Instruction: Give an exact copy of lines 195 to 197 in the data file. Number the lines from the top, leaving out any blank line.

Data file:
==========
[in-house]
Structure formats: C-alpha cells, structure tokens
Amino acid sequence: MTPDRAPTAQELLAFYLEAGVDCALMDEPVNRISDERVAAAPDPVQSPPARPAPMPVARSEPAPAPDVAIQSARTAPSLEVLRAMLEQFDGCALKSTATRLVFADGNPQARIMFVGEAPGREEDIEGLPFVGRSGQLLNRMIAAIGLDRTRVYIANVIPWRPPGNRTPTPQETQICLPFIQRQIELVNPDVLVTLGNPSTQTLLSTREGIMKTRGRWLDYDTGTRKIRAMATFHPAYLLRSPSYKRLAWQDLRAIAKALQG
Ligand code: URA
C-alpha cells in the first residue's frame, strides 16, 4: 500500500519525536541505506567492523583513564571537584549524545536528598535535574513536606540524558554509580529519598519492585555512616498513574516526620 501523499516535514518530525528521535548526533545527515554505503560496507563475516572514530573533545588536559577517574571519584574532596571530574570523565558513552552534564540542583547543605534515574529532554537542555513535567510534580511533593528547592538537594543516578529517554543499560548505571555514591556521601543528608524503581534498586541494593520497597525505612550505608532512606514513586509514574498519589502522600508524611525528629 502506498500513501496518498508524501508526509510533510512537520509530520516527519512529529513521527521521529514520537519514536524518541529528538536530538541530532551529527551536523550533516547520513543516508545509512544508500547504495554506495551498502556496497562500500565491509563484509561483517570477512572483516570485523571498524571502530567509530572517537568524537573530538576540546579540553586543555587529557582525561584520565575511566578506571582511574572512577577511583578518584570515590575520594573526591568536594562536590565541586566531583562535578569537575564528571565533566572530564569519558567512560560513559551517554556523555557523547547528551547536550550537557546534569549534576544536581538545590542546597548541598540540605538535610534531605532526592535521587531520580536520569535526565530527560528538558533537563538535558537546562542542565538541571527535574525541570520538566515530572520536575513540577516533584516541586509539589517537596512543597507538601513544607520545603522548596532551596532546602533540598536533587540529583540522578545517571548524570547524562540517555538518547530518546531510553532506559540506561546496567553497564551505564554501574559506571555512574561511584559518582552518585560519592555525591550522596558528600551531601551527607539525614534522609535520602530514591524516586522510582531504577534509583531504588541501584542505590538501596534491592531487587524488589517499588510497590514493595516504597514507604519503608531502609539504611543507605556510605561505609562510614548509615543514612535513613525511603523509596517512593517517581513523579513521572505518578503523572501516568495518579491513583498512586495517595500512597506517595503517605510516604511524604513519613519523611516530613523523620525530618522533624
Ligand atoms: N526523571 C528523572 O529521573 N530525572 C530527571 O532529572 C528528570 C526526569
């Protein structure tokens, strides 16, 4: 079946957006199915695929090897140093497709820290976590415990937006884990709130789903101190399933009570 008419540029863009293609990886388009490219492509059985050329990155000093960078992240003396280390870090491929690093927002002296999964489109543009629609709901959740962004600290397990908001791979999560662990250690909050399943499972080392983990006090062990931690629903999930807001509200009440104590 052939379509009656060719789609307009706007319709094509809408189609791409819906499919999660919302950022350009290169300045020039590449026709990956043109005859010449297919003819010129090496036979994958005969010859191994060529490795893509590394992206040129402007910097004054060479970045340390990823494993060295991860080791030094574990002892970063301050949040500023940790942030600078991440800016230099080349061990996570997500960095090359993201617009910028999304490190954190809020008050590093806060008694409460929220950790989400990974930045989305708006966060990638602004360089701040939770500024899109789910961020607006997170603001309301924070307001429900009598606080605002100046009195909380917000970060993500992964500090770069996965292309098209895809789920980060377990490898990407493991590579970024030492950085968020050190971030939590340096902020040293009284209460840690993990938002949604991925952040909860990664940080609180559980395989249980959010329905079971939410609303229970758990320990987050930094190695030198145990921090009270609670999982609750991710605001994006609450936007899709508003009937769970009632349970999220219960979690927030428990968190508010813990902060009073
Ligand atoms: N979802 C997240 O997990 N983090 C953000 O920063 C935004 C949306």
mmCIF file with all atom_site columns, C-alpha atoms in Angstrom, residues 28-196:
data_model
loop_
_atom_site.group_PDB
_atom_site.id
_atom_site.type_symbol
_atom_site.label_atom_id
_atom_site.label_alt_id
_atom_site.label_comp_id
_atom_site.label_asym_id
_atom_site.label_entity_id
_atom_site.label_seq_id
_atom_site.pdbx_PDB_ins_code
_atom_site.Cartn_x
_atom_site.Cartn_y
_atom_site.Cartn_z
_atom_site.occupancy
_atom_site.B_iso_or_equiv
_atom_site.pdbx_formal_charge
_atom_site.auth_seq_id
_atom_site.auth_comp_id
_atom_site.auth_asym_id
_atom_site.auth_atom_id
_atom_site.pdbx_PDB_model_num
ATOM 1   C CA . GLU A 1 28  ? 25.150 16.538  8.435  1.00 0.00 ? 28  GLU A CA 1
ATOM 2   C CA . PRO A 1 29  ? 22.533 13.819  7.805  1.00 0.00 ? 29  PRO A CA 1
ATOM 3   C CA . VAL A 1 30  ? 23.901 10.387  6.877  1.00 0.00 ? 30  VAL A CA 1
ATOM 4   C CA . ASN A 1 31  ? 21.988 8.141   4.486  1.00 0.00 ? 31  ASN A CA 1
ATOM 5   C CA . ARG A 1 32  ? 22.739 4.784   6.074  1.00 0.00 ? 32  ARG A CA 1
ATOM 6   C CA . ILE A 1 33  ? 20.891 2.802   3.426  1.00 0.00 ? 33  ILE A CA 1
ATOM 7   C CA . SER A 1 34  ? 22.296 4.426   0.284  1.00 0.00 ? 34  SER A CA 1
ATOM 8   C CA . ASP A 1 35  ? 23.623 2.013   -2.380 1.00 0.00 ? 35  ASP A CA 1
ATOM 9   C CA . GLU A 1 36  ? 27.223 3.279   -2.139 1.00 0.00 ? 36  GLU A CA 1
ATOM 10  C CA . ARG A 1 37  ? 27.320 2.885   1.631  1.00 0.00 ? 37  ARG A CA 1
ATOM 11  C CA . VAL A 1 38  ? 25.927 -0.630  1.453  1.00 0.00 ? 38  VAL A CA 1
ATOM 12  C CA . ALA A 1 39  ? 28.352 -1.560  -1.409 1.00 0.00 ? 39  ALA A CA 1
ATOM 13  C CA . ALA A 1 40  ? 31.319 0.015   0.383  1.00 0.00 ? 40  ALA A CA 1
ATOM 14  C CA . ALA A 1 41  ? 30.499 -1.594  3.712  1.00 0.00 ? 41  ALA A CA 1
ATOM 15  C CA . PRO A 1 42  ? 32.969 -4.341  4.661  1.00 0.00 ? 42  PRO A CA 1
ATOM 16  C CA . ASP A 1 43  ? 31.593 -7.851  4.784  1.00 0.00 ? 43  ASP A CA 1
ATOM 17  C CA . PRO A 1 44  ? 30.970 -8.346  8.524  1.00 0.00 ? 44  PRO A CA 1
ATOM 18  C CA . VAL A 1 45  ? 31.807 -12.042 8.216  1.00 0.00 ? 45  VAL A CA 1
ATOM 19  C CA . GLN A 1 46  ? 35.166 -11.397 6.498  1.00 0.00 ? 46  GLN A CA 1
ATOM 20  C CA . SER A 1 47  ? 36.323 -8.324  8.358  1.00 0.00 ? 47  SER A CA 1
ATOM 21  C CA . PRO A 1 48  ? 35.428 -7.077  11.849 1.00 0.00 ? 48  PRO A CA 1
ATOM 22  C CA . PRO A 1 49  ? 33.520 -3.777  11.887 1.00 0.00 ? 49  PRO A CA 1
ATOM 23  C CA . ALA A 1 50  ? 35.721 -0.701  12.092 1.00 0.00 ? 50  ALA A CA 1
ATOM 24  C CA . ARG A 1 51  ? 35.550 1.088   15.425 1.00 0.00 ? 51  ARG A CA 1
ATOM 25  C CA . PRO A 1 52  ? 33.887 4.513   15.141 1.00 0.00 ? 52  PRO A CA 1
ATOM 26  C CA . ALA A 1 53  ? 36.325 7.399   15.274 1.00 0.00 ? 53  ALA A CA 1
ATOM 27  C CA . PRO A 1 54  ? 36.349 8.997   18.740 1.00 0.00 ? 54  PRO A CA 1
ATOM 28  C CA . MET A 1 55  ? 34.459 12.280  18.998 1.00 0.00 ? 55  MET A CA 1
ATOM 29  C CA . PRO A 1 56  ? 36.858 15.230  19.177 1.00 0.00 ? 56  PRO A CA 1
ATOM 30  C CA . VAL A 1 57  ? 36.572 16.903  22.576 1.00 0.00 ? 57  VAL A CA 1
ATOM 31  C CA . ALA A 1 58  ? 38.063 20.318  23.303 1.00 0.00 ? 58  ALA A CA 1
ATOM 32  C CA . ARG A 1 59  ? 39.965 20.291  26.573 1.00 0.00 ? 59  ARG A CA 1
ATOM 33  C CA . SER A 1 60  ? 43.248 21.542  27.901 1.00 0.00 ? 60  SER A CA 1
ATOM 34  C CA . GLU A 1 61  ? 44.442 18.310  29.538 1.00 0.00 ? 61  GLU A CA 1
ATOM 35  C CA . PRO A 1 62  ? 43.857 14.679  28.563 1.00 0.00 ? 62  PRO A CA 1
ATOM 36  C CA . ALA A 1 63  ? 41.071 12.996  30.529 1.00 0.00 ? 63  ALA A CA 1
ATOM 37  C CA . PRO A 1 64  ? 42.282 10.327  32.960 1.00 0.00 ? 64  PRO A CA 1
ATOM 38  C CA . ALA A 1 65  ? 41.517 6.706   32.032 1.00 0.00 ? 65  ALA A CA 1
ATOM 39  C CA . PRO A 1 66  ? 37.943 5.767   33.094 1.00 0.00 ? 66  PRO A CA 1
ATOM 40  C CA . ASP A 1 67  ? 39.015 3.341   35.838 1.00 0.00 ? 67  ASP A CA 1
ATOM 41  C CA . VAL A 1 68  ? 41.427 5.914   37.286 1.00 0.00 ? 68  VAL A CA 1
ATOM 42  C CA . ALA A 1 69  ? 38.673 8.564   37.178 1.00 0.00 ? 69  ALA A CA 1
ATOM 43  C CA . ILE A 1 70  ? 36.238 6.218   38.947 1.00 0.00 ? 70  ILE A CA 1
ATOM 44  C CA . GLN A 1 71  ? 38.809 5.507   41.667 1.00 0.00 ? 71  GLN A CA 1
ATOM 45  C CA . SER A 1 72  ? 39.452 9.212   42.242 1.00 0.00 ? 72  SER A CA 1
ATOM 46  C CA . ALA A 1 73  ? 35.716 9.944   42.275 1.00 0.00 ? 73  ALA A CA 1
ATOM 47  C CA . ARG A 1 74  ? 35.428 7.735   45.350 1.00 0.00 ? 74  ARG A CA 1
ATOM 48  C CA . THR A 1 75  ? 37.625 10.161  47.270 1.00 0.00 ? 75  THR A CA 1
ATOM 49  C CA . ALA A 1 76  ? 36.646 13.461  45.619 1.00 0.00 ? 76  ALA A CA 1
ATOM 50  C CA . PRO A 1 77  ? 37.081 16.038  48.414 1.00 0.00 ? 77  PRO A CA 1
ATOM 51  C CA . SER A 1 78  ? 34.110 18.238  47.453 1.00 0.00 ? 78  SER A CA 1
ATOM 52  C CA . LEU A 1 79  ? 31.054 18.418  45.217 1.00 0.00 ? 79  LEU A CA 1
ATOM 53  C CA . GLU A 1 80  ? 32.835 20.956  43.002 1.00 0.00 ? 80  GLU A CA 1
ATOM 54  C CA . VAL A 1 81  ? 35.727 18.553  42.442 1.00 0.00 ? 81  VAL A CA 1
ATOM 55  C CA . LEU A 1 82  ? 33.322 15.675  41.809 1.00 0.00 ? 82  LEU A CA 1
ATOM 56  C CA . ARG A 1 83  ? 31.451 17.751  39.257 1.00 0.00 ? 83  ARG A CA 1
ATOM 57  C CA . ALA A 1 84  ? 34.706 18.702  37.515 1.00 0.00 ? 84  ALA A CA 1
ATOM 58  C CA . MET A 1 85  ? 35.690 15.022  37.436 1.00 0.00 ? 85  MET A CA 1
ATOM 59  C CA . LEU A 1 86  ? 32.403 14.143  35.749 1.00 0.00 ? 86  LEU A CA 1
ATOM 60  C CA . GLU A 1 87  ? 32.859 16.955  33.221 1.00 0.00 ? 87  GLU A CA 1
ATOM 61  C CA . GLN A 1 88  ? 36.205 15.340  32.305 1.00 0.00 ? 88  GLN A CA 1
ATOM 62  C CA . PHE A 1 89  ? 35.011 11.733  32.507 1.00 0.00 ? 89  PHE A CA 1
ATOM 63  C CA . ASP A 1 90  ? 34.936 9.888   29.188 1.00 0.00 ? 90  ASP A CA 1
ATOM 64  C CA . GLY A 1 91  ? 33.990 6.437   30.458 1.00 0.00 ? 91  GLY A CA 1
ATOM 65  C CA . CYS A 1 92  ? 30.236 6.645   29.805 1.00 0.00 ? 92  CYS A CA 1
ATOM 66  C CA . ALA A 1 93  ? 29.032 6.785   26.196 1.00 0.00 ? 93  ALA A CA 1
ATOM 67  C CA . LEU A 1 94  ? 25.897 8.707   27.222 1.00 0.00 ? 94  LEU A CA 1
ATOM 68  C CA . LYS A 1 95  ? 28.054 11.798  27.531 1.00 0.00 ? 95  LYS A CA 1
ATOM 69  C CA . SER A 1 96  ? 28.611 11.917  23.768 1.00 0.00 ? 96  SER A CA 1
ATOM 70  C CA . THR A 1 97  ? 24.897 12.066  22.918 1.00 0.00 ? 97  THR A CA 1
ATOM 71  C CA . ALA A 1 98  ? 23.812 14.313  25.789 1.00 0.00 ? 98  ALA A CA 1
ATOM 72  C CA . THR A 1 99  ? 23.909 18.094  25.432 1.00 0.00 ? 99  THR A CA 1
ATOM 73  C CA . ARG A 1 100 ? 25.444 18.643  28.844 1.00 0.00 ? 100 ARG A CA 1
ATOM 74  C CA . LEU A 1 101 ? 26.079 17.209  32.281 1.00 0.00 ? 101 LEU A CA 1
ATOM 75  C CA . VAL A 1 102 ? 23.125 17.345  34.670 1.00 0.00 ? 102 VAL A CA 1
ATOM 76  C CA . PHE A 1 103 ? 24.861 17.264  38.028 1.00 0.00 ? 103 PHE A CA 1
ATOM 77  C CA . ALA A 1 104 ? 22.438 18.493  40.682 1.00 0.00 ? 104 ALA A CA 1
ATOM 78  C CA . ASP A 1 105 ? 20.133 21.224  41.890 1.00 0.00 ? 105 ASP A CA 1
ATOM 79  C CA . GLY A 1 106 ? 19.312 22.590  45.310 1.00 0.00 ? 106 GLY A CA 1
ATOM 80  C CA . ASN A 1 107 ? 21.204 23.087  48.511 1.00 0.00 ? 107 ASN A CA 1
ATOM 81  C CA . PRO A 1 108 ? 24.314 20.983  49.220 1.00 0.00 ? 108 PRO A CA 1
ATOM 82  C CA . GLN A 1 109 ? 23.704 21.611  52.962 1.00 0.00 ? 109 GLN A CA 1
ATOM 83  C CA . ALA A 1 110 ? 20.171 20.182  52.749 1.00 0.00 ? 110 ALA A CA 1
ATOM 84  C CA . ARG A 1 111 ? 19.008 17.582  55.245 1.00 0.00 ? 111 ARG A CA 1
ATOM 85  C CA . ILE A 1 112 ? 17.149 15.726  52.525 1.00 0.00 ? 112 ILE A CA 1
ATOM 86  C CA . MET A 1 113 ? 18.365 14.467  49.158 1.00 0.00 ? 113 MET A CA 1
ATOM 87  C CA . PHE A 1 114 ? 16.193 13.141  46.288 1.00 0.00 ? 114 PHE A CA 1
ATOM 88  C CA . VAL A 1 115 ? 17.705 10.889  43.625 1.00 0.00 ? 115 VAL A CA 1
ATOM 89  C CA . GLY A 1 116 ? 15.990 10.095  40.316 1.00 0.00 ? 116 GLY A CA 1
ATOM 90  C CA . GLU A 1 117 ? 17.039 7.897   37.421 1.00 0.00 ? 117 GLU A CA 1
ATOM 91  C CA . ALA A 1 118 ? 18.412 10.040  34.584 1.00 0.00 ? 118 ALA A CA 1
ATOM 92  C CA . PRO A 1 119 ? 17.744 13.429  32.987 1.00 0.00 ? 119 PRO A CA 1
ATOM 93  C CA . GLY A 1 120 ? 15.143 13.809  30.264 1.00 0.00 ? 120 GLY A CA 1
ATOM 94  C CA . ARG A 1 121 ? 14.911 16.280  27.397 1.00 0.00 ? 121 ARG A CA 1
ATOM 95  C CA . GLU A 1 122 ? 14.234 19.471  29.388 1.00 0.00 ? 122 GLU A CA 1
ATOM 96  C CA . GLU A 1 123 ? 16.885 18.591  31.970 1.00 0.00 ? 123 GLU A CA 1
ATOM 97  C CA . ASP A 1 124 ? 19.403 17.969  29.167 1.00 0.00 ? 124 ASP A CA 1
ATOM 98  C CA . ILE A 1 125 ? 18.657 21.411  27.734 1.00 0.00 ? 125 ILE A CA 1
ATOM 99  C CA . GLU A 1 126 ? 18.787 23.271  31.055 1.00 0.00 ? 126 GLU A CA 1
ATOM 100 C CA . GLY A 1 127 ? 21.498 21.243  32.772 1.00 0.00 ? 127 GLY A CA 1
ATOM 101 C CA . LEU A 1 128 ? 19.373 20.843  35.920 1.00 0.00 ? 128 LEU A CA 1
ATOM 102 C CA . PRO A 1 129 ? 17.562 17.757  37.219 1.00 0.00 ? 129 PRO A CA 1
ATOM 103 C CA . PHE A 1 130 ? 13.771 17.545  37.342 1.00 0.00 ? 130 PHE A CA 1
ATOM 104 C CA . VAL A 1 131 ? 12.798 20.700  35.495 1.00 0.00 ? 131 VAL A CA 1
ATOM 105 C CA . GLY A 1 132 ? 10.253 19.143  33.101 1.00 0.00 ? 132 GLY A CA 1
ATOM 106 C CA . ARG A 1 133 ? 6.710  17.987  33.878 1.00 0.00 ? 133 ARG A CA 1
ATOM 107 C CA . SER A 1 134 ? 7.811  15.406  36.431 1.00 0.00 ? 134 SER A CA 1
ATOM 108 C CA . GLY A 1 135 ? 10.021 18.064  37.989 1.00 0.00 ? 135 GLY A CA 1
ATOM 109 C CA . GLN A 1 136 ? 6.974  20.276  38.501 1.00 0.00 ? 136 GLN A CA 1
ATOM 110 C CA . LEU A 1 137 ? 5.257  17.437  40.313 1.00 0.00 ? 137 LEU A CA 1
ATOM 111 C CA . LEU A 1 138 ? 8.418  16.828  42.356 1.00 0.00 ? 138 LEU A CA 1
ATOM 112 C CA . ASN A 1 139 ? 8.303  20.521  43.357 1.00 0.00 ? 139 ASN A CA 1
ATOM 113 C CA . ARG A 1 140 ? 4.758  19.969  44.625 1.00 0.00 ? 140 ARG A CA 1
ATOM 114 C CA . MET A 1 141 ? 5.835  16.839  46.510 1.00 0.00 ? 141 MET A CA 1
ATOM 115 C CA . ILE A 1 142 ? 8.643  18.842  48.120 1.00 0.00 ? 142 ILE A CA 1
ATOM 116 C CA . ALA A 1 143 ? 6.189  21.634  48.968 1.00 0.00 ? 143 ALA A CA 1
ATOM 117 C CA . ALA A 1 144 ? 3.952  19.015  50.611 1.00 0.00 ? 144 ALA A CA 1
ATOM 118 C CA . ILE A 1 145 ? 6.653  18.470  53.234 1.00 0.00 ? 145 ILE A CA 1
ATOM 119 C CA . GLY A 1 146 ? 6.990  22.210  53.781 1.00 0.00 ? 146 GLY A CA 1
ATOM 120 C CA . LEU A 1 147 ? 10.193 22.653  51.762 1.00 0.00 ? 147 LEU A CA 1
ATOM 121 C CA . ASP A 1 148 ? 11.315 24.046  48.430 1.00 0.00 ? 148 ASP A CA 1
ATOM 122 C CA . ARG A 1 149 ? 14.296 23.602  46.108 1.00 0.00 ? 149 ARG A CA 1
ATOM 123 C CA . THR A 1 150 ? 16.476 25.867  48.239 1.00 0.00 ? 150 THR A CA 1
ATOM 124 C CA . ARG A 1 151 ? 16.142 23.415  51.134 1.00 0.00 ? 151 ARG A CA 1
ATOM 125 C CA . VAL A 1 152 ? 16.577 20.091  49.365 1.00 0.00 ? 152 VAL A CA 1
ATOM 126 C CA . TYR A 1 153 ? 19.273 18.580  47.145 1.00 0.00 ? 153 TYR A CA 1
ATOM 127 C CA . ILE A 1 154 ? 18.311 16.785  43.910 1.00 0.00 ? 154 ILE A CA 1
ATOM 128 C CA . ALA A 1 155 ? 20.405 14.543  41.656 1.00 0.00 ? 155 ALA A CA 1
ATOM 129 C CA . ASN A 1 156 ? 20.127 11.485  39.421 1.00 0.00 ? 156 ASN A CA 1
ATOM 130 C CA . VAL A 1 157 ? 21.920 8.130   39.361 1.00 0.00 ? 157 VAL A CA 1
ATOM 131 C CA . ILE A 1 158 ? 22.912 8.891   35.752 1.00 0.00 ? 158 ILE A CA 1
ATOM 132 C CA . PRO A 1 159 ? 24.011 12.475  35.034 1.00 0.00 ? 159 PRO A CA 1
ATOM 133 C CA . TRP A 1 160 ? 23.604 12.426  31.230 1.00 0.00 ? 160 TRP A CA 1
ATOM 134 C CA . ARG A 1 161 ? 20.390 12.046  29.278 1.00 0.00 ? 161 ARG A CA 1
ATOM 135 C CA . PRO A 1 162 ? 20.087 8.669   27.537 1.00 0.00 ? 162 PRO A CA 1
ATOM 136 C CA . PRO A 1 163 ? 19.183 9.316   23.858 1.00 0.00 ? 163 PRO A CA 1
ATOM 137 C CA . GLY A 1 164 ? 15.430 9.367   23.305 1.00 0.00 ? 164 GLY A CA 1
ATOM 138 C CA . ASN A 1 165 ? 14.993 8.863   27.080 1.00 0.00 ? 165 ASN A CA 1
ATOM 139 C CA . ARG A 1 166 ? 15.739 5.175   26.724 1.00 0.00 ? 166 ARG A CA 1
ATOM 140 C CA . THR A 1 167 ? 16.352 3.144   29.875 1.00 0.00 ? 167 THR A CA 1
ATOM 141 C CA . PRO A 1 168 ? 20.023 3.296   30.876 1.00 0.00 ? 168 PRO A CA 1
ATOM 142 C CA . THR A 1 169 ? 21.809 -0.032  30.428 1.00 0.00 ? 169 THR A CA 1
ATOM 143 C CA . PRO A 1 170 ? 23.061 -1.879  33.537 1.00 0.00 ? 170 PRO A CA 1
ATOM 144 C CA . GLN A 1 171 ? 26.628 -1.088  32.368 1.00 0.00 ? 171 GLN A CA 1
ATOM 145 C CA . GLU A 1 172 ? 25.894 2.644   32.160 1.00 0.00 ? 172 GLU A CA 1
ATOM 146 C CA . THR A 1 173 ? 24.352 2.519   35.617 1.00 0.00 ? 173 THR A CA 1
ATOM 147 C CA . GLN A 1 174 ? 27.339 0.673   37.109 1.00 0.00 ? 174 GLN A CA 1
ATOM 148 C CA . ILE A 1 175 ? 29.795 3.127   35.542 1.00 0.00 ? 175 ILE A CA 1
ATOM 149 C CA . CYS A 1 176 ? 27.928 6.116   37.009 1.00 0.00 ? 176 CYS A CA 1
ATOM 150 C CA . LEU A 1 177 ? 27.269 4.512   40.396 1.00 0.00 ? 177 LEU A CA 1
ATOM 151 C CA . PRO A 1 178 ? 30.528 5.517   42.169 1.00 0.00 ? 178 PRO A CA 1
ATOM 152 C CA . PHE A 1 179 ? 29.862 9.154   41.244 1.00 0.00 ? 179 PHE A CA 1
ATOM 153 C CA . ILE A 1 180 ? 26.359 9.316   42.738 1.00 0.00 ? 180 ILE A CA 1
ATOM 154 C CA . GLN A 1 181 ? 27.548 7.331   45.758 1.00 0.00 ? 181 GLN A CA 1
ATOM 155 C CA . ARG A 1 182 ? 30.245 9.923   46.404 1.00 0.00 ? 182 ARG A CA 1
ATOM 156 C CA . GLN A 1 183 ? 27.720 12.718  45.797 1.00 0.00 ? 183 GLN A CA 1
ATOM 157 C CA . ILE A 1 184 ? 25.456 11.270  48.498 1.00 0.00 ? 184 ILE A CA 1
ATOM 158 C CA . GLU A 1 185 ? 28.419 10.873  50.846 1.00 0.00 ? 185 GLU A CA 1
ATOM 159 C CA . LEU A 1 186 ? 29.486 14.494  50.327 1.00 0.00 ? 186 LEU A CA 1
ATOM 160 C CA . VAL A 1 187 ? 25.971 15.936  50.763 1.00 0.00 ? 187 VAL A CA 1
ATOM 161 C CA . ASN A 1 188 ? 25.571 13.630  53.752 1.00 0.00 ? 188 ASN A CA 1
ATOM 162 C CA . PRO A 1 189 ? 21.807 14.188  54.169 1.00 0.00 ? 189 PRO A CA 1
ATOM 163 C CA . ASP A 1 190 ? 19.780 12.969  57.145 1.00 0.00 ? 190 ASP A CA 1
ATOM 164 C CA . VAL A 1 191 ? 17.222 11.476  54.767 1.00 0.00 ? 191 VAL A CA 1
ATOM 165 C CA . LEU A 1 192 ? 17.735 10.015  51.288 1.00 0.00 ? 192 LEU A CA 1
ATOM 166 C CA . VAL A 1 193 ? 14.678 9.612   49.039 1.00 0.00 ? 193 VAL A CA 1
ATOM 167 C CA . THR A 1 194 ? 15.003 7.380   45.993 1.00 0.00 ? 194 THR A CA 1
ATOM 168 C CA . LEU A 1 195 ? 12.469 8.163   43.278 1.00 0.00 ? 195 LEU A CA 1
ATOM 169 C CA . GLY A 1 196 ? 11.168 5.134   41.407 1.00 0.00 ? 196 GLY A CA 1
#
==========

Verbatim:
ATOM 163 C CA . ASP A 1 190 ? 19.780 12.969  57.145 1.00 0.00 ? 190 ASP A CA 1
ATOM 164 C CA . VAL A 1 191 ? 17.222 11.476  54.767 1.00 0.00 ? 191 VAL A CA 1
ATOM 165 C CA . LEU A 1 192 ? 17.735 10.015  51.288 1.00 0.00 ? 192 LEU A CA 1